LTC Bullet: Medicaid Waivers Waver on Quality

Thursday, July 17, 2003


LTC Comment: Federal and state Medicaid officials pushed hard to divert recipients from nursing homes to home and community-based services. But problems abound. Now add laxity on quality to the issues we've raised before, including the woodwork factor, increased Medicaid planning, and decreased LTC insurance. More after the ***news.***

*** WINSTON CHURCHILL said: "You can always count on Americans to do the right thing -- after they've tried everything else." Are we getting close to doing the right thing in long-term care? It sure seems like we've tried everything else. We've tapped out Medicaid. That program can no longer guarantee access to quality care for the poor, much less the middle class, in nursing homes, much less in home and community-based care. Yet private LTC insurance has not filled the void. Sales and profits have disappointed numerous carriers, wholesalers, and producers, leading many to consolidate or exit the market altogether. Now comes word that Citizens for Long-Term Care, a coalition of LTC stakeholders seeking a public/private partnership for LTC, has disbanded. Other rumors indicate that the Robert Wood Johnson Foundation is "pausing" in its support of long-term care research. HELLO! Can't we see the connection here? Excessive utilization of Medicaid LTC benefits by the middle class is overwhelming Medicaid. But too few people buy private LTC insurance because of the "entitlement mentality" created by 38 years of government-financed long-term care. Most people don't realize the consequences of ignoring the risk of long-term care until they're too sick or too old to qualify (medically or financially) for private insurance. The good news is that the solution is simple. Give Medicaid back to the poor and use the savings to fund strong tax incentives for private financing of long-term care through home equity conversion and LTC insurance. For more on this approach to the problem, visit . ***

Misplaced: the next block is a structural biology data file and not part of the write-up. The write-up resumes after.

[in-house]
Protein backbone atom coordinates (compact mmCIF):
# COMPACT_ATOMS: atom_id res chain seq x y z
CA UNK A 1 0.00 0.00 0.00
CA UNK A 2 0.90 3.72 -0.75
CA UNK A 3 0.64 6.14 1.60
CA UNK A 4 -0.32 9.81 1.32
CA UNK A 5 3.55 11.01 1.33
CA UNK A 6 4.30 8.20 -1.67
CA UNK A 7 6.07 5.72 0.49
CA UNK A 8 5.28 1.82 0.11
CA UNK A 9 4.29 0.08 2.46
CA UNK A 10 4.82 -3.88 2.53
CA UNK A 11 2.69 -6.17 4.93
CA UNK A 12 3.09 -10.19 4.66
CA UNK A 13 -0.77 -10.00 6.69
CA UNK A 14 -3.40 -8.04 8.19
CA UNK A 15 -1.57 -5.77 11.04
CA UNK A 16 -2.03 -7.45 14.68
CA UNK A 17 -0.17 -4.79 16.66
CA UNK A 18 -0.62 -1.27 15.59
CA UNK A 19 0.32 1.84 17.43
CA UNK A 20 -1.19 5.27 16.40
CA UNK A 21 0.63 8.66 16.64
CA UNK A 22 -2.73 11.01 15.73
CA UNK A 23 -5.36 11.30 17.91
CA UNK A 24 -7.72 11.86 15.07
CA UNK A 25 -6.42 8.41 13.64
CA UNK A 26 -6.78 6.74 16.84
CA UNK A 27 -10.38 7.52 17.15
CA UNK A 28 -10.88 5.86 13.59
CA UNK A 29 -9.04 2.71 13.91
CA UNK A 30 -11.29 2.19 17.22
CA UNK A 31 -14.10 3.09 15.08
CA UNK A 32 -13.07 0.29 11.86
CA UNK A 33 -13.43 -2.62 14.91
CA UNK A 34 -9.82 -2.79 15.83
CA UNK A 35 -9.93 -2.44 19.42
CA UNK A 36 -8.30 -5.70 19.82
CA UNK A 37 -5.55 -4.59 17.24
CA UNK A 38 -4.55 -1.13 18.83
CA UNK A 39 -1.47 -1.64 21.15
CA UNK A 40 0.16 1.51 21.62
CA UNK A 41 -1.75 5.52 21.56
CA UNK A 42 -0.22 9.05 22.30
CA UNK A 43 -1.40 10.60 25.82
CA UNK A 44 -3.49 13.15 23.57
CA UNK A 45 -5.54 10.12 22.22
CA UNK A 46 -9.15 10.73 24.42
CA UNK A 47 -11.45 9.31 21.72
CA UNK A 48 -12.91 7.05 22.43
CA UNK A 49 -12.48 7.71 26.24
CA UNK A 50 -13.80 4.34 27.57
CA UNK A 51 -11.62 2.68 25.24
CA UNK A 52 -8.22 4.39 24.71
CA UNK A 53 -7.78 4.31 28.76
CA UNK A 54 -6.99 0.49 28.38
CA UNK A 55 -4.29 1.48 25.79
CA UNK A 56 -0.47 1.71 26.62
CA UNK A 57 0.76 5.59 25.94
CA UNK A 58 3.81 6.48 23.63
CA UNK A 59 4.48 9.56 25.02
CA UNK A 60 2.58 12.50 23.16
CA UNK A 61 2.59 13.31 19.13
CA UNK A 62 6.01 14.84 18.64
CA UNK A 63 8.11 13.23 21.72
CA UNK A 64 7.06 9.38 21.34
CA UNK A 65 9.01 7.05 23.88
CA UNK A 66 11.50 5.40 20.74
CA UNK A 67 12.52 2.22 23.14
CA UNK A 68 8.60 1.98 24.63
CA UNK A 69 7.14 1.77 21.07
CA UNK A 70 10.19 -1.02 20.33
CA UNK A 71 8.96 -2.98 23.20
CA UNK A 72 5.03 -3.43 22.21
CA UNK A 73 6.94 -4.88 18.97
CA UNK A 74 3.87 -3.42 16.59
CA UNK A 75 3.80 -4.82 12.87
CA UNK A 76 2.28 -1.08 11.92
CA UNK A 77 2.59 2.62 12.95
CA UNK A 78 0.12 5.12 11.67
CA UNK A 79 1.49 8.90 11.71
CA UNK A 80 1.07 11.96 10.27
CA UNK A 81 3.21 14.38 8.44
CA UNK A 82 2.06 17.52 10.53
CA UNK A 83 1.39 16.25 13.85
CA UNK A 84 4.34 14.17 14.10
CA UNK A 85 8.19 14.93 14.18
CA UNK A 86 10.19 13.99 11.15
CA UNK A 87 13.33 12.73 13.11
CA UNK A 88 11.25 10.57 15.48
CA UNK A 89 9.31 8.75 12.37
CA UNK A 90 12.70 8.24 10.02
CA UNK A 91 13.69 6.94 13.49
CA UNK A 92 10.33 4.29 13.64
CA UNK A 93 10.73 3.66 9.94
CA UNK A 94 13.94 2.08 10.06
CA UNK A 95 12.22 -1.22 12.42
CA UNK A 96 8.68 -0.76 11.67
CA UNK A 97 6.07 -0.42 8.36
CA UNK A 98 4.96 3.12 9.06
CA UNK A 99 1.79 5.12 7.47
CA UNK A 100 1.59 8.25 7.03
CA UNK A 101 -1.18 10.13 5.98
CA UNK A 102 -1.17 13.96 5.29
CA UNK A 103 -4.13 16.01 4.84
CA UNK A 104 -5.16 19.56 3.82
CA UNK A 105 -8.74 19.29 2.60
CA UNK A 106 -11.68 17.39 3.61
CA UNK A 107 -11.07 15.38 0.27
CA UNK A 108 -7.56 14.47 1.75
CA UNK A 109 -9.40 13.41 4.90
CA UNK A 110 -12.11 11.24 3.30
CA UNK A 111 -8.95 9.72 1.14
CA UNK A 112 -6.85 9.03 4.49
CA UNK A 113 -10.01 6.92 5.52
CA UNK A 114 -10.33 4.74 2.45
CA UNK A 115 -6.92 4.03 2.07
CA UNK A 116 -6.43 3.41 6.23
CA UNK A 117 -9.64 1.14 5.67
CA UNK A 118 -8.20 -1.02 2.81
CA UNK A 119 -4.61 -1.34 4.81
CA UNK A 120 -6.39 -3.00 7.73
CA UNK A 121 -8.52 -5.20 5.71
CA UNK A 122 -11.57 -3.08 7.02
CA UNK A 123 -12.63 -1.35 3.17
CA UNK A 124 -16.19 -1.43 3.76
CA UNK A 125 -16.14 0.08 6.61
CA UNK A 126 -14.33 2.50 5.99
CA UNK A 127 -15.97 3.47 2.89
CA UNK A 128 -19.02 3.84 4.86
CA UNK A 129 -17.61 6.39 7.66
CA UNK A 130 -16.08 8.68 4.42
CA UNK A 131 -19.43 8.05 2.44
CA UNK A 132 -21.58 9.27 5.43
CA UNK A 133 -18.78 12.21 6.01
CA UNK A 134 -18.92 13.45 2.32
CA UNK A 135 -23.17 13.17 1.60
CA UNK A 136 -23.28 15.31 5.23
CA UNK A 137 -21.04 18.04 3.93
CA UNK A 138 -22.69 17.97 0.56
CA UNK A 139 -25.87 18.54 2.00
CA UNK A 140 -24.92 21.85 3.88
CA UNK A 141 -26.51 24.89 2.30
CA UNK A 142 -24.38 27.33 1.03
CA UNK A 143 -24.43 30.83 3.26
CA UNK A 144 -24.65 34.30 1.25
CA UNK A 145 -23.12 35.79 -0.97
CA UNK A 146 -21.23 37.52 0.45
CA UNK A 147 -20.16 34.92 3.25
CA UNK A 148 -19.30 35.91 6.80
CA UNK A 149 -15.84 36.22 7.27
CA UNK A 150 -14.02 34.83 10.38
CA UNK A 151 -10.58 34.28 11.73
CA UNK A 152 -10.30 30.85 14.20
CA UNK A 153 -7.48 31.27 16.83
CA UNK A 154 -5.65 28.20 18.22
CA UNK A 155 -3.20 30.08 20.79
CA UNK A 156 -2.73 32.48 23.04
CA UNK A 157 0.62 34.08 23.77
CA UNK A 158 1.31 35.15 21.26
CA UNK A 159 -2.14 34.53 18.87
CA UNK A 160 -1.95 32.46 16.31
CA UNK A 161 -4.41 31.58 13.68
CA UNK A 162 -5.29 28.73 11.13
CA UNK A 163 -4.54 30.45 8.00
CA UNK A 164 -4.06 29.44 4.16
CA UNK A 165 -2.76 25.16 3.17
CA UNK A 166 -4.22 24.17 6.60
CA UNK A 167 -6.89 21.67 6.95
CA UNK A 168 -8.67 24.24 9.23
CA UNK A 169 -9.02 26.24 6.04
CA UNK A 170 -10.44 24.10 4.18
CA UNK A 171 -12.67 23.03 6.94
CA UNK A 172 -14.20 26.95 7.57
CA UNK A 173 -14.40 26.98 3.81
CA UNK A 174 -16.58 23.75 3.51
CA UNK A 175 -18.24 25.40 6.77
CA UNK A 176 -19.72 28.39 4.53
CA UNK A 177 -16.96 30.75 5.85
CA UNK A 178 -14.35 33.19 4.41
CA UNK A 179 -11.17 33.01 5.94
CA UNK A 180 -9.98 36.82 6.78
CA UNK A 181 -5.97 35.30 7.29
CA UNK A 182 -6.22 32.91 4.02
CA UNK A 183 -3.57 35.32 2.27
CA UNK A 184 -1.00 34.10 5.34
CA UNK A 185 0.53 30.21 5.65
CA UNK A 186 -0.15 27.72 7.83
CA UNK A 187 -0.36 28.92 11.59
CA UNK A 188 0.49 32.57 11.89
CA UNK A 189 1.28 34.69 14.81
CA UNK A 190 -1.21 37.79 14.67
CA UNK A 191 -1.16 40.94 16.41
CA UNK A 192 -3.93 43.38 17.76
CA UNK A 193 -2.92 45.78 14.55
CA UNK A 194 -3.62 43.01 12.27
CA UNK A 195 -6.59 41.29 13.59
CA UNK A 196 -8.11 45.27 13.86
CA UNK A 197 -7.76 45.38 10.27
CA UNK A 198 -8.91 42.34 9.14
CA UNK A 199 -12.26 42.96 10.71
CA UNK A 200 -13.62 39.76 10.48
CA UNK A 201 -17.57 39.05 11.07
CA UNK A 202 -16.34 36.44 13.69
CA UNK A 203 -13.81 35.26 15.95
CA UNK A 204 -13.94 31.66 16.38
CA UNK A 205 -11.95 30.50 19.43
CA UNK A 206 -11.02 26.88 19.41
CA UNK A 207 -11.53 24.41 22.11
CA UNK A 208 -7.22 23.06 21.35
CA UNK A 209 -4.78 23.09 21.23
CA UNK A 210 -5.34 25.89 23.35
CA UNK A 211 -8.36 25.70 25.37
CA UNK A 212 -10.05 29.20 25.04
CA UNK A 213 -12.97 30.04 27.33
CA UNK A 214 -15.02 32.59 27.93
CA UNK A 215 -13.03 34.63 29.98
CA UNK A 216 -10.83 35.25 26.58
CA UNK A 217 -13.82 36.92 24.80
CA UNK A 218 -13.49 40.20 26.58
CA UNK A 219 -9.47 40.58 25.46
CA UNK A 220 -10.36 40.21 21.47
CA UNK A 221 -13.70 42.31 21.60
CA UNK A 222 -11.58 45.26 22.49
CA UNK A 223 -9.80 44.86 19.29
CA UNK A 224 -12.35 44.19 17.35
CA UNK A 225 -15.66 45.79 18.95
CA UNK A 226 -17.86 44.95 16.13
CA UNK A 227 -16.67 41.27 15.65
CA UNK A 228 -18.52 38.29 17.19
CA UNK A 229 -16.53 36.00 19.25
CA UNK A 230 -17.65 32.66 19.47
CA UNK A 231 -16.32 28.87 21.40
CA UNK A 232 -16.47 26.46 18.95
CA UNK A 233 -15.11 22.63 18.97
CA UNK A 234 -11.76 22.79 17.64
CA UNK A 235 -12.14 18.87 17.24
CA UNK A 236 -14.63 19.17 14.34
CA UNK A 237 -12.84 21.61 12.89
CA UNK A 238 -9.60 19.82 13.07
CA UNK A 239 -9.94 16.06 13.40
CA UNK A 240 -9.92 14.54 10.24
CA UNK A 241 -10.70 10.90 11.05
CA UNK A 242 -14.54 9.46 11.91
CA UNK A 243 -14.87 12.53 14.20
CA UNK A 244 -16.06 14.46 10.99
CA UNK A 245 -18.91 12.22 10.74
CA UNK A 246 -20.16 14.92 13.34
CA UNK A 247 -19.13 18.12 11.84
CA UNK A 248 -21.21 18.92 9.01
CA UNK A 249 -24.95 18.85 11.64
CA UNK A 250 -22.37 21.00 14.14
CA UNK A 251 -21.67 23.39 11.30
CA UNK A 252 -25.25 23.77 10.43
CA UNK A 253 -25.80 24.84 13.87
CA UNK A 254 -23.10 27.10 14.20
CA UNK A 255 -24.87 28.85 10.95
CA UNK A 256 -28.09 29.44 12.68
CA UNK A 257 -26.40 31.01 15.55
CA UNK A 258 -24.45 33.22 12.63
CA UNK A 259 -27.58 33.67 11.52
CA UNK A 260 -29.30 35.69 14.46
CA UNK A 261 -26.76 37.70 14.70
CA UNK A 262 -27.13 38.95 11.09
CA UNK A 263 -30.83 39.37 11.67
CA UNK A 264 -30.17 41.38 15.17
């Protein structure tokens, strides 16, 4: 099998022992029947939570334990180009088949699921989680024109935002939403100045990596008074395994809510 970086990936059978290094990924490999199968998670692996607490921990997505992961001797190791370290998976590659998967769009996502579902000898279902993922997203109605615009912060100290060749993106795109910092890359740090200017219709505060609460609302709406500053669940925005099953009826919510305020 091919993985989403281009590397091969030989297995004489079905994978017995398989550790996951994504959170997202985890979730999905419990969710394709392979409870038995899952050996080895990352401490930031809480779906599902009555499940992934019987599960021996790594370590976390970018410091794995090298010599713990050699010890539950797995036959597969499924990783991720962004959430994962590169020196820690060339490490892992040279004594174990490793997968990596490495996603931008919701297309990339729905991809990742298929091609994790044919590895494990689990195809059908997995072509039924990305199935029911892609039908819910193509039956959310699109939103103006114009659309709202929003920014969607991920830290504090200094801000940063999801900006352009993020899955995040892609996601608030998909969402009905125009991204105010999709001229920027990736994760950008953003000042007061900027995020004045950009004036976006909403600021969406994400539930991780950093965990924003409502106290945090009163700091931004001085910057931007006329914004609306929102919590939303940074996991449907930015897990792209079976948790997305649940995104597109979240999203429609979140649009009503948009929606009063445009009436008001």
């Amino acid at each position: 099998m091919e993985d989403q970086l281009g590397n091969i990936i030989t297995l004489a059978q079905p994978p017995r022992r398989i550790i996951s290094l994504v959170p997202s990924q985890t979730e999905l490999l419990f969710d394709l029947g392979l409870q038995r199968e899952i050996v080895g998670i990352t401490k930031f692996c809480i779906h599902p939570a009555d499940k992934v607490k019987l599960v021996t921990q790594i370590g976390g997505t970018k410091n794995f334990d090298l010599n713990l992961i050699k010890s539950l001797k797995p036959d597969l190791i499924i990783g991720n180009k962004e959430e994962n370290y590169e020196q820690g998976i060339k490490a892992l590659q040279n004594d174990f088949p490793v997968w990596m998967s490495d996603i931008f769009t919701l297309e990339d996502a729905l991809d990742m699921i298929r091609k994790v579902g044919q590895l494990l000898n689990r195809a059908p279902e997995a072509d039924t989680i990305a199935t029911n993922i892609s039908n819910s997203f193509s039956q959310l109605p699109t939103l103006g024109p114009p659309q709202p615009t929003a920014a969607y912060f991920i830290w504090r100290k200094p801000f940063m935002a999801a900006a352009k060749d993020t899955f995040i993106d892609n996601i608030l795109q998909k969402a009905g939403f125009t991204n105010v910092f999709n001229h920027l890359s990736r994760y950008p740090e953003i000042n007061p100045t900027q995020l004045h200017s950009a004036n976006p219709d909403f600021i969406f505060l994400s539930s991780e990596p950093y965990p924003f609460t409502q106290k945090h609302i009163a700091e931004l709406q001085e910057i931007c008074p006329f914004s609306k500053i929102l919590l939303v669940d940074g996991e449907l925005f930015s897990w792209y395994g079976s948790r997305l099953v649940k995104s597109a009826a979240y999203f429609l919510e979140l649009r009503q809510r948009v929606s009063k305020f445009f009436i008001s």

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Resolved: Medicaid should cover and pay adequately for the full range of long-term care services--home care, adult day care, respite care, assisted living, and nursing home care among others.

Who would disagree? Not us. But here's the problem. Medicaid's generous LTC eligibility rules allow people with substantial income (any amount under the cost of nursing home care) and assets (any amount as long as they're held in exempt form such as a home, business, auto, "inaccessible assets," etc.) to qualify. Consequently, the program cannot afford to pay adequately for nursing home care, much less for home and community-based services, which, because they are more attractive than institutional care, draw extra claimants out of the "woodwork," increase demand for Medicaid estate planning, and impede the market for private LTC insurance.

Despite the difficulty of funding HCBS adequately without controlling the hemorrhage in Medicaid eligibility, the courts, politicians and Medicaid administrators have pushed hard for expanded HCBS through federal waivers and looser controls on state plan amendments. For details on the Bush Administration's multi-million dollar "New Freedom" initiative to encourage HCBS, go to . We've written about these issues in previous LTC Bullets because the more attractive Medicaid becomes without targeting it to the genuinely needy, the less chance we have to encourage personal responsibility for and private financing of long-term care. Here are links to earlier Bullets on the subject: "LTC Bullet: Will Olmstead Help or Hurt Long-Term Care?," August 3, 2000, and "LTC Bullet: Olmstead Languishes," April 8, 2002, .